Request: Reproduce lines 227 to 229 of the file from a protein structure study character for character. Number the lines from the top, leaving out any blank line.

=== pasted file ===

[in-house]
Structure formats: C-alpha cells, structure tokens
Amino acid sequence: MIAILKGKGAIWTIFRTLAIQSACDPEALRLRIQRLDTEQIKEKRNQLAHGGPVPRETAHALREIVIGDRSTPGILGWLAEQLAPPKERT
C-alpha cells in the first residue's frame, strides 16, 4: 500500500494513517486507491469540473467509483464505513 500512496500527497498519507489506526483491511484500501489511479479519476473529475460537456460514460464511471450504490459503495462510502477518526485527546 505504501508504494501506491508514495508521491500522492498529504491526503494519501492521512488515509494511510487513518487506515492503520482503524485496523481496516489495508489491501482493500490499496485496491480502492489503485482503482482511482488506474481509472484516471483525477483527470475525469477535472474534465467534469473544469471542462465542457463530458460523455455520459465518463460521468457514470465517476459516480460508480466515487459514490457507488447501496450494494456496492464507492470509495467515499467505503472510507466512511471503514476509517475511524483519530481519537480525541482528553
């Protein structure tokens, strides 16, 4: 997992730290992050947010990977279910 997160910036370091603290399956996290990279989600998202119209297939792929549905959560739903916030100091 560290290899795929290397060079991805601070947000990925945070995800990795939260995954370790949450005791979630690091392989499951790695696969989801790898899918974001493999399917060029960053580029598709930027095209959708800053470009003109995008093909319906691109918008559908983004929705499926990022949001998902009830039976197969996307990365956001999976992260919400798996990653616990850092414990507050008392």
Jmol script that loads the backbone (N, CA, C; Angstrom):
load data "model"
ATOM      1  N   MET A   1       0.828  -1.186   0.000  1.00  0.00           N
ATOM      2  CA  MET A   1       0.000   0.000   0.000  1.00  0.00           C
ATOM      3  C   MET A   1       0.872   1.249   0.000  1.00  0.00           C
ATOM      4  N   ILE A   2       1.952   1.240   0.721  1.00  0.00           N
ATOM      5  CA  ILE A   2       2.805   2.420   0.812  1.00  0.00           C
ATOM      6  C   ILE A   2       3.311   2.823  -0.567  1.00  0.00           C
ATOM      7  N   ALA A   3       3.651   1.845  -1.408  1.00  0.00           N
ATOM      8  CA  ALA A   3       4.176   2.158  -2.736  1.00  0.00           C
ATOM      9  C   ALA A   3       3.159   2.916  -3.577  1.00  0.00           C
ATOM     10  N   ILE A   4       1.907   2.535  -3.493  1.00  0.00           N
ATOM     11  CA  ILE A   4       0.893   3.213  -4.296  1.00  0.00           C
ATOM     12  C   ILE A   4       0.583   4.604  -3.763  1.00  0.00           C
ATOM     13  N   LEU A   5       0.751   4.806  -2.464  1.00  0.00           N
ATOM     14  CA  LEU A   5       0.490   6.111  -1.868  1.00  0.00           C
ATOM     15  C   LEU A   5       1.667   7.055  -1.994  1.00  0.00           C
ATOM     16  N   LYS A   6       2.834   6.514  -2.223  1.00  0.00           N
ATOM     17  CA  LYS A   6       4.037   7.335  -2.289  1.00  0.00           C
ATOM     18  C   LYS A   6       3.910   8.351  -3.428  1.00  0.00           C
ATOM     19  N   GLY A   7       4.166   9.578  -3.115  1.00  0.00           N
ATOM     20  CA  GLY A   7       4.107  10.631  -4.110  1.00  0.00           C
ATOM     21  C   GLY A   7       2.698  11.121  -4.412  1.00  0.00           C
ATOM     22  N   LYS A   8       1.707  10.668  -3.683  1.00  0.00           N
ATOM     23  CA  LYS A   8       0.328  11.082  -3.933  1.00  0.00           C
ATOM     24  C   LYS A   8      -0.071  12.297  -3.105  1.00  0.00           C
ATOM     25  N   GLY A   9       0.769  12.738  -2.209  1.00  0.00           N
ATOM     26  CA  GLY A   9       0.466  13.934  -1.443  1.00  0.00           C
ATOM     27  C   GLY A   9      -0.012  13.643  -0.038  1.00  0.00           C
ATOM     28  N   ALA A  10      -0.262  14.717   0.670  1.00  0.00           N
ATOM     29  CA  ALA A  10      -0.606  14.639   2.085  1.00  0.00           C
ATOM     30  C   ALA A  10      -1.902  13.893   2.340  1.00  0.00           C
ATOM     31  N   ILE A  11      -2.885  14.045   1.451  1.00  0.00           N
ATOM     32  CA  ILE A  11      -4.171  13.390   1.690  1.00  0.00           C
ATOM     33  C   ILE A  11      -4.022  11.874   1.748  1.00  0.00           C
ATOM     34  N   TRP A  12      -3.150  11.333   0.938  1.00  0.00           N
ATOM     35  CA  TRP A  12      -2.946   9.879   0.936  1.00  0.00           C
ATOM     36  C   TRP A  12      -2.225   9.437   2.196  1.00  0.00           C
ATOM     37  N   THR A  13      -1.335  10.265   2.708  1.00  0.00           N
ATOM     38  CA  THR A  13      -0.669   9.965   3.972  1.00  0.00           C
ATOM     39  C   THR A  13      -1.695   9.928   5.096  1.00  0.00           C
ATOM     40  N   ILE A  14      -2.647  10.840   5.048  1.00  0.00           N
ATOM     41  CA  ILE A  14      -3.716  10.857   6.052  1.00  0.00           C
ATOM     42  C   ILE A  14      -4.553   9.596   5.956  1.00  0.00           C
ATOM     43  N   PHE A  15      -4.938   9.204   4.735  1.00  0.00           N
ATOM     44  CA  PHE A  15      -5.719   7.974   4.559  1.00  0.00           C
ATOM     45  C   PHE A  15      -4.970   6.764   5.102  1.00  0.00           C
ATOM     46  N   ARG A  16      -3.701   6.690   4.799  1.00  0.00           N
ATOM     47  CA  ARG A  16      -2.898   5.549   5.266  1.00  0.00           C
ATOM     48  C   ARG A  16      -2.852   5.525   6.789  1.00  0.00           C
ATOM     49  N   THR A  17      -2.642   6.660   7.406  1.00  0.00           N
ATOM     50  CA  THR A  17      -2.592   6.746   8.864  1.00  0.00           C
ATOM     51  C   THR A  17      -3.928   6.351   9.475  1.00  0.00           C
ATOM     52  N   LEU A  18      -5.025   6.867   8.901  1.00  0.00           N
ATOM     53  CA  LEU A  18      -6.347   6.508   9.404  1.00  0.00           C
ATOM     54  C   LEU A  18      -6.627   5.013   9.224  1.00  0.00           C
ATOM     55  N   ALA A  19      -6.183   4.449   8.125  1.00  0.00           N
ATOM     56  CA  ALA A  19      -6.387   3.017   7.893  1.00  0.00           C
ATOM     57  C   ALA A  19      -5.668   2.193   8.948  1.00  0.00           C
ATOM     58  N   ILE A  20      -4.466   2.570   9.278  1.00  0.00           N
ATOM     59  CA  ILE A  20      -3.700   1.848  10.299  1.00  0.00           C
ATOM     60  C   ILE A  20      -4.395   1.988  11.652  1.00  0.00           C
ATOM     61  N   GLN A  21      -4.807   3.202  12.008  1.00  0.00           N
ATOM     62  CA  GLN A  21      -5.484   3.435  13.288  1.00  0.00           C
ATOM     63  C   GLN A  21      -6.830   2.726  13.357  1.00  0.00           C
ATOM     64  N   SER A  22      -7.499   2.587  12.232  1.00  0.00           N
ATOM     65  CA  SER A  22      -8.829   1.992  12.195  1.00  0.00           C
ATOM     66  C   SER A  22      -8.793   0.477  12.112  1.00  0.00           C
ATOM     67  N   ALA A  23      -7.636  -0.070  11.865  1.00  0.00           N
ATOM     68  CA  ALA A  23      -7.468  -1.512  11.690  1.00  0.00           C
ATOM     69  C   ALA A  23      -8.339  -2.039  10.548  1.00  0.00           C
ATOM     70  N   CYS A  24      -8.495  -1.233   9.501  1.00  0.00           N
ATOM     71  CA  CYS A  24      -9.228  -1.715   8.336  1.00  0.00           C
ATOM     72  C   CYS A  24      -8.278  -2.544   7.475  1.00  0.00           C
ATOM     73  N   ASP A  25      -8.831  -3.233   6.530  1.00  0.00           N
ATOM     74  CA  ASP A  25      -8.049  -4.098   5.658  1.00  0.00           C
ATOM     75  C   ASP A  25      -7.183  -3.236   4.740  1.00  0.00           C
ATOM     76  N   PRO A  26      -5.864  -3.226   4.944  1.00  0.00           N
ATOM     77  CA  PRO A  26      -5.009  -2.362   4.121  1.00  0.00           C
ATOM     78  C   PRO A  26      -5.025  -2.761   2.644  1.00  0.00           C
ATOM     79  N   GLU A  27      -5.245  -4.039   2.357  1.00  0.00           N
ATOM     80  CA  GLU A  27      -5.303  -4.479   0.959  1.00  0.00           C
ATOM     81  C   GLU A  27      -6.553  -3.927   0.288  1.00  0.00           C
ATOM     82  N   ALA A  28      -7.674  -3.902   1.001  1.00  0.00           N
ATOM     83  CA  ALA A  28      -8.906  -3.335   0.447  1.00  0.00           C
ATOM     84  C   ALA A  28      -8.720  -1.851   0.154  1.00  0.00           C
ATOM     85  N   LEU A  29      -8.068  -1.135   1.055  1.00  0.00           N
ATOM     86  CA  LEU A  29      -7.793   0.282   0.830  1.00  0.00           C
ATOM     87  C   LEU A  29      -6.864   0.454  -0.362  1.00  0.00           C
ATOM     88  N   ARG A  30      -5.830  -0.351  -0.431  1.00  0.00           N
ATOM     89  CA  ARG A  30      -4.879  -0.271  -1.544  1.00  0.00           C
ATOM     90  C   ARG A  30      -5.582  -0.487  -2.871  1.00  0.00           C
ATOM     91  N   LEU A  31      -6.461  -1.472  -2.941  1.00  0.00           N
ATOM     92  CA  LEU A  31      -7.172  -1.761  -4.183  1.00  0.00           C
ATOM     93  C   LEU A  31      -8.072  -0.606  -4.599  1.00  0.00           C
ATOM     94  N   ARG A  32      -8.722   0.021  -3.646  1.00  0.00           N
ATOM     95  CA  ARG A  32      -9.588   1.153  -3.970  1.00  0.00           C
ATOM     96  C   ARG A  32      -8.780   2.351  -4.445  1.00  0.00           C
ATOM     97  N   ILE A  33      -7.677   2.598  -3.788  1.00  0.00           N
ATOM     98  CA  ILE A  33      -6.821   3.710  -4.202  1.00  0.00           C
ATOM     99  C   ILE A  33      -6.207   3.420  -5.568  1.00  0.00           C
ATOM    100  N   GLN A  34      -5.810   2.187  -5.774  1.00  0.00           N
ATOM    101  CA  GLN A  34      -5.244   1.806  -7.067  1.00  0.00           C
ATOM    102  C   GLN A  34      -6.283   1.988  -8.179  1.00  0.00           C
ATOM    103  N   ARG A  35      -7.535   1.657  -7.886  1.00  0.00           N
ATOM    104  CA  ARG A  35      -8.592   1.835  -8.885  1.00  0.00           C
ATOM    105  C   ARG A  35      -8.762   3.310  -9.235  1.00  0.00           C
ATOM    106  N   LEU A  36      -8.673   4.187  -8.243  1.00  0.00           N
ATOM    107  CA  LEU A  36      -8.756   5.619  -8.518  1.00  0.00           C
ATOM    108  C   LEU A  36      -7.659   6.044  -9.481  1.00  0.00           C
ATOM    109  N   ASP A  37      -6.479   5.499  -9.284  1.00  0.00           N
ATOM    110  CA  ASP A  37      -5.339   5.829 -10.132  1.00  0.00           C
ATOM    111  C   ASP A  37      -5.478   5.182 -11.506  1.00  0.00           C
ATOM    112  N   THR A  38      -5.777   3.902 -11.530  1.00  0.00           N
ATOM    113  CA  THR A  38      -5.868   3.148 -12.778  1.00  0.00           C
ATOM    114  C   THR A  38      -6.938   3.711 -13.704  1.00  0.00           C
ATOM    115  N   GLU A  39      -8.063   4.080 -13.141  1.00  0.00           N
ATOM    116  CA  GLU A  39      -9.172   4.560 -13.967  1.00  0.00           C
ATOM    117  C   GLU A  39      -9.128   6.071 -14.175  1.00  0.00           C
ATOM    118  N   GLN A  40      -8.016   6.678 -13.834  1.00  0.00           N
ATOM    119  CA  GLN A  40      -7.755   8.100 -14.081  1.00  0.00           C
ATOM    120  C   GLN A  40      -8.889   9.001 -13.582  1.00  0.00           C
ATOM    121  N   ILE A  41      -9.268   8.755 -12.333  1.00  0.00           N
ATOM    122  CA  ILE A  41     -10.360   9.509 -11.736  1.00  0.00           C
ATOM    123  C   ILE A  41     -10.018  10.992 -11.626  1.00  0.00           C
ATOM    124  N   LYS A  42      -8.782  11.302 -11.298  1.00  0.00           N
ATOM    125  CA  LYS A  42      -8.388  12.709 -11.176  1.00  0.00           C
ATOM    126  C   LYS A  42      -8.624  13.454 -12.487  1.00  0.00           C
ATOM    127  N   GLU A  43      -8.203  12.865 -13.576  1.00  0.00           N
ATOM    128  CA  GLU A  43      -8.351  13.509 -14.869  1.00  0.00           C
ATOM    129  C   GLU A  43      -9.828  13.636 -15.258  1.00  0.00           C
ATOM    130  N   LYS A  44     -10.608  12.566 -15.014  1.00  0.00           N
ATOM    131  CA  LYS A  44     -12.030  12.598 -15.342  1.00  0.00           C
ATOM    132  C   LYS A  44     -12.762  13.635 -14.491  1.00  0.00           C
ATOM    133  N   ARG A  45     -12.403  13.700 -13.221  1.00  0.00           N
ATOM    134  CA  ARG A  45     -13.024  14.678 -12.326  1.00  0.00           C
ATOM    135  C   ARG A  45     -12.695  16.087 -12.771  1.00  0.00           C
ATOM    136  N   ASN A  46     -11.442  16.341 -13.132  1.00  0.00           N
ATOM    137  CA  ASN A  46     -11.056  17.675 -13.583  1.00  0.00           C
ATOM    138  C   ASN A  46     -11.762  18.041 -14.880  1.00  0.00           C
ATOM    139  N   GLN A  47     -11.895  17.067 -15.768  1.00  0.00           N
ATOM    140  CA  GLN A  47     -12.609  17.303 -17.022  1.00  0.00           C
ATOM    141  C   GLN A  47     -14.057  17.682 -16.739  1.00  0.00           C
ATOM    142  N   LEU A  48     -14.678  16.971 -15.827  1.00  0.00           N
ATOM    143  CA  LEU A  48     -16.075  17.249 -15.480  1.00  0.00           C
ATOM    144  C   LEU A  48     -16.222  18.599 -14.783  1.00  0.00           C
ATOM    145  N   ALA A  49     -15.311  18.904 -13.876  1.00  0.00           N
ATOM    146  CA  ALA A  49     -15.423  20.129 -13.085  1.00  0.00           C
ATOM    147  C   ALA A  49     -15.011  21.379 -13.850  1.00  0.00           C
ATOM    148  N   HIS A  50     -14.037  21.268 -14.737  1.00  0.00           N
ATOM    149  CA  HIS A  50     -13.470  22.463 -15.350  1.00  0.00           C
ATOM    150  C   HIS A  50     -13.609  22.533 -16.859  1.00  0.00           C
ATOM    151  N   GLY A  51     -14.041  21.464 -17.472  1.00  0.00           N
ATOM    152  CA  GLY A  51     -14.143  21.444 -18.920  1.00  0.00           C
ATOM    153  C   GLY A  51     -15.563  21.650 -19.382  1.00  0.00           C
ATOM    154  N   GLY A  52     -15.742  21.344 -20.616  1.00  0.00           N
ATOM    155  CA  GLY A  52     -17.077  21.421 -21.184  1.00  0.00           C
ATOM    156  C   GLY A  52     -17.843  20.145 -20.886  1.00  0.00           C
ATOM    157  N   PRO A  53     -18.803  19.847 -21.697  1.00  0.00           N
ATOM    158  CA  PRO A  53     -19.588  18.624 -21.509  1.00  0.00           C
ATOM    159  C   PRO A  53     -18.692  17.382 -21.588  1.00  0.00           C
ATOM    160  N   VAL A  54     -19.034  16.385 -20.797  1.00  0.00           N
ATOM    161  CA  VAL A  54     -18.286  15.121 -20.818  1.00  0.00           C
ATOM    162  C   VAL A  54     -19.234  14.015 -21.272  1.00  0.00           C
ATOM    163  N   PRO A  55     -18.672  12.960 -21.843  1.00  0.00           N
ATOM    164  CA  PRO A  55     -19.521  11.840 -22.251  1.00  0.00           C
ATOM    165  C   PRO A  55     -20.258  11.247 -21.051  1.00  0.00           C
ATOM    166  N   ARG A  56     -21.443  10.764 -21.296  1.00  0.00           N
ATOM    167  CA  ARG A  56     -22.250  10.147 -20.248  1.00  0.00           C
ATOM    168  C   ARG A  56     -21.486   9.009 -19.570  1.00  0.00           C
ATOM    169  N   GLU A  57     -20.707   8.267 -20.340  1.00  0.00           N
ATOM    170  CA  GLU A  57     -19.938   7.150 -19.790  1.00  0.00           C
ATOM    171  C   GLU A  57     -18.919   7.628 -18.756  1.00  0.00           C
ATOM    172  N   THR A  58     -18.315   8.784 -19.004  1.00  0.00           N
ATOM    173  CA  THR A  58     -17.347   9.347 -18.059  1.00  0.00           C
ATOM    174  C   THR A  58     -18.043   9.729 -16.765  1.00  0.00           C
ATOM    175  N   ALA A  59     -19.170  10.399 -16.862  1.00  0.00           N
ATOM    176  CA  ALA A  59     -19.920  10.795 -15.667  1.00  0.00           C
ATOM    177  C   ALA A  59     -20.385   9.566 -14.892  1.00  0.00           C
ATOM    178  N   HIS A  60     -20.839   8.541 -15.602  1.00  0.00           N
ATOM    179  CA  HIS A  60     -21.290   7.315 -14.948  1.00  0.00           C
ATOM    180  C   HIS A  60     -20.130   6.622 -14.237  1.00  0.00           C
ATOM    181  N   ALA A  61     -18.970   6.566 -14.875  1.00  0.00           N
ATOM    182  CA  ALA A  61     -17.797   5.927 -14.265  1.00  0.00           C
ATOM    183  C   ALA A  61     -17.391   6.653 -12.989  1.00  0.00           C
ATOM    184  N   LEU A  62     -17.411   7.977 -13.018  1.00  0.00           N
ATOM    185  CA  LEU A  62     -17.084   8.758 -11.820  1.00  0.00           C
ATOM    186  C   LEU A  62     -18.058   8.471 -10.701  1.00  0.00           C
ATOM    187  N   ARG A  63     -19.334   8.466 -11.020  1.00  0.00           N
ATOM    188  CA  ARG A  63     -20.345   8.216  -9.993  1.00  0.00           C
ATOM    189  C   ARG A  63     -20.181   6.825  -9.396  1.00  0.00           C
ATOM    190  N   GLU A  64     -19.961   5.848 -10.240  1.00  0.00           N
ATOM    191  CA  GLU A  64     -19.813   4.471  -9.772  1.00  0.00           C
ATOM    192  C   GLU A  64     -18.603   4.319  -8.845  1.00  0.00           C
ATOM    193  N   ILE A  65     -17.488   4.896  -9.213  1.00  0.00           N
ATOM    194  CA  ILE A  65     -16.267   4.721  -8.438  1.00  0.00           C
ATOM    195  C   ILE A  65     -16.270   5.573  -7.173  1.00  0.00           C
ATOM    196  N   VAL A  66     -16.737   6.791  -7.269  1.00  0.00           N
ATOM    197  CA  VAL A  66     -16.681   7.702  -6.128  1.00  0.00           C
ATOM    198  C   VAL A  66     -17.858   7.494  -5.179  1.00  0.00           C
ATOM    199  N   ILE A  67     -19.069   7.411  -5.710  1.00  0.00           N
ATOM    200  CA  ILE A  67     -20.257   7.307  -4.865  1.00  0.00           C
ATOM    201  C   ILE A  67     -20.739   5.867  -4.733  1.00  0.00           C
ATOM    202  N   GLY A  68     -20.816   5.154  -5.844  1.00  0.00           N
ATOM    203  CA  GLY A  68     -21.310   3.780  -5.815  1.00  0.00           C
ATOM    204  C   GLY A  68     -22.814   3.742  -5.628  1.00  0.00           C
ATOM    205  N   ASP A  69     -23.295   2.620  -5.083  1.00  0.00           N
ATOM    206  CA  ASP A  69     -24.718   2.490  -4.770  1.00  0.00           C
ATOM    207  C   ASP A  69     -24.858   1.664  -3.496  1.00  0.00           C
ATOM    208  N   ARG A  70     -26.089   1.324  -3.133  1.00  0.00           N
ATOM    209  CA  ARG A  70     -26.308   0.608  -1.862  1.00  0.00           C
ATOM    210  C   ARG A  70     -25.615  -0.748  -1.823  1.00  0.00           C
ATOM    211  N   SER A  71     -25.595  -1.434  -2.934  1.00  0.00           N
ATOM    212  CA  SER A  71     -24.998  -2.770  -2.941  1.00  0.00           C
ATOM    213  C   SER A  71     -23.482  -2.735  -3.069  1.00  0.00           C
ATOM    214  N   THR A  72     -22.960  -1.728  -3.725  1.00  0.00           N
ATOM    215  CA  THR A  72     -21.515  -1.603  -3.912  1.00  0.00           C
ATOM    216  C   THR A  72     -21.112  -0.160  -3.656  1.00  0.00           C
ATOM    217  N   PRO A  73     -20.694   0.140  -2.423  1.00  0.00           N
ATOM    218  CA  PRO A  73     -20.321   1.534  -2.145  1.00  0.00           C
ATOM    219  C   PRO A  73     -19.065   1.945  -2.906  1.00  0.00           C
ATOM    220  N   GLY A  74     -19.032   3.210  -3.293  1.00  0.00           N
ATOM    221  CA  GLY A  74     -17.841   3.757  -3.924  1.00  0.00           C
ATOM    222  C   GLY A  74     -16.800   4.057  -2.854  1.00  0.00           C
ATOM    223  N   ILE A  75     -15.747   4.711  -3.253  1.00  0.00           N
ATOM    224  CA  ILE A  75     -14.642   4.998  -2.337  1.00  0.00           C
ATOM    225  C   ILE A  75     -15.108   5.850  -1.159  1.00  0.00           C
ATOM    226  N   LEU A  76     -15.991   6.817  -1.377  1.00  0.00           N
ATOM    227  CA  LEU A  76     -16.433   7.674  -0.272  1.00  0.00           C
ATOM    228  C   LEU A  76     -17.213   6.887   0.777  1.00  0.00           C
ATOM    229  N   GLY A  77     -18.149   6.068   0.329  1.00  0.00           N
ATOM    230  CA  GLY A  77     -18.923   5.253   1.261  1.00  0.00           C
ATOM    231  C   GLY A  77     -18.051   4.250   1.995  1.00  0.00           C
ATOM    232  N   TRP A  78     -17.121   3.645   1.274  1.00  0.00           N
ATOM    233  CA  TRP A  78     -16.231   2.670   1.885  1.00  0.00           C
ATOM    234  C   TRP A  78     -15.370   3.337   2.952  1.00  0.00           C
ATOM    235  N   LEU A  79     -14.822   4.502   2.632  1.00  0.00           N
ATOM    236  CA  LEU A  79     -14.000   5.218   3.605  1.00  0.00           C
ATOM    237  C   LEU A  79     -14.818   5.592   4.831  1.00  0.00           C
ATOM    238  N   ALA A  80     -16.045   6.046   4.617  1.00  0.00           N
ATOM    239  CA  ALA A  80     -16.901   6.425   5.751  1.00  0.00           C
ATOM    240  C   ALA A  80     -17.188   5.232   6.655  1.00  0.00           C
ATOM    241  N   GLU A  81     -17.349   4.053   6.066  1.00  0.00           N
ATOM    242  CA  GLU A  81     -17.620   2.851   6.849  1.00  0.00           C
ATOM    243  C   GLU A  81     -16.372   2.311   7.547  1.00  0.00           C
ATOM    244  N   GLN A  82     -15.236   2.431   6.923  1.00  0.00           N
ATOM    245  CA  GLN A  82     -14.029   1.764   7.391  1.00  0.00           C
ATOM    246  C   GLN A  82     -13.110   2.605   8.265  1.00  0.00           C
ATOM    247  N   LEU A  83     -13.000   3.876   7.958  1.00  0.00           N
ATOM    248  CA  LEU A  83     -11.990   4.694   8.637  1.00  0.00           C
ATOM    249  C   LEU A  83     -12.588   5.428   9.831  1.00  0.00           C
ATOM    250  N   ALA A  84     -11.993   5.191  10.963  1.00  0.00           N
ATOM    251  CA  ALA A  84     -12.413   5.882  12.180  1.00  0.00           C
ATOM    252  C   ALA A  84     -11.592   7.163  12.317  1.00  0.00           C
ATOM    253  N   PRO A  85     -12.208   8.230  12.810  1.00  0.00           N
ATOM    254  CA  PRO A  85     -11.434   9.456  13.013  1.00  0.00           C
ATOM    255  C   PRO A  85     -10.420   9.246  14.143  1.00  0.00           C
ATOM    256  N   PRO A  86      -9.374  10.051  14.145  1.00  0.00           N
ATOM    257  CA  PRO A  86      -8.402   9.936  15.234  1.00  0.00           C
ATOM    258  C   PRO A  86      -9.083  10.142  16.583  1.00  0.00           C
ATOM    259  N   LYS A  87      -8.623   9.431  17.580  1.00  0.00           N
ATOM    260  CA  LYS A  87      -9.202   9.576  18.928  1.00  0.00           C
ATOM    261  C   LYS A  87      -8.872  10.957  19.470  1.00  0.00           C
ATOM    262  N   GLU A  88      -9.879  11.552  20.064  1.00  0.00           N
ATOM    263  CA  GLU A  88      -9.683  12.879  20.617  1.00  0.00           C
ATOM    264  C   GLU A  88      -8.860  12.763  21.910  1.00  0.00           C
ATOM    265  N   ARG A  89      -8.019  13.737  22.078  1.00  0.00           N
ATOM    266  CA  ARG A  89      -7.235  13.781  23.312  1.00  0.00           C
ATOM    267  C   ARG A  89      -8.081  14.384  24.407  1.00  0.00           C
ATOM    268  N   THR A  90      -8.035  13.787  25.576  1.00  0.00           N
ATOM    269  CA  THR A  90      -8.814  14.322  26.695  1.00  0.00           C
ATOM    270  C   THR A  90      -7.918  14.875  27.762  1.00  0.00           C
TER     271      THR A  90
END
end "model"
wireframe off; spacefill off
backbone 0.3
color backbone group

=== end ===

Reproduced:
ATOM    220  N   GLY A  74     -19.032   3.210  -3.293  1.00  0.00           N
ATOM    221  CA  GLY A  74     -17.841   3.757  -3.924  1.00  0.00           C
ATOM    222  C   GLY A  74     -16.800   4.057  -2.854  1.00  0.00           C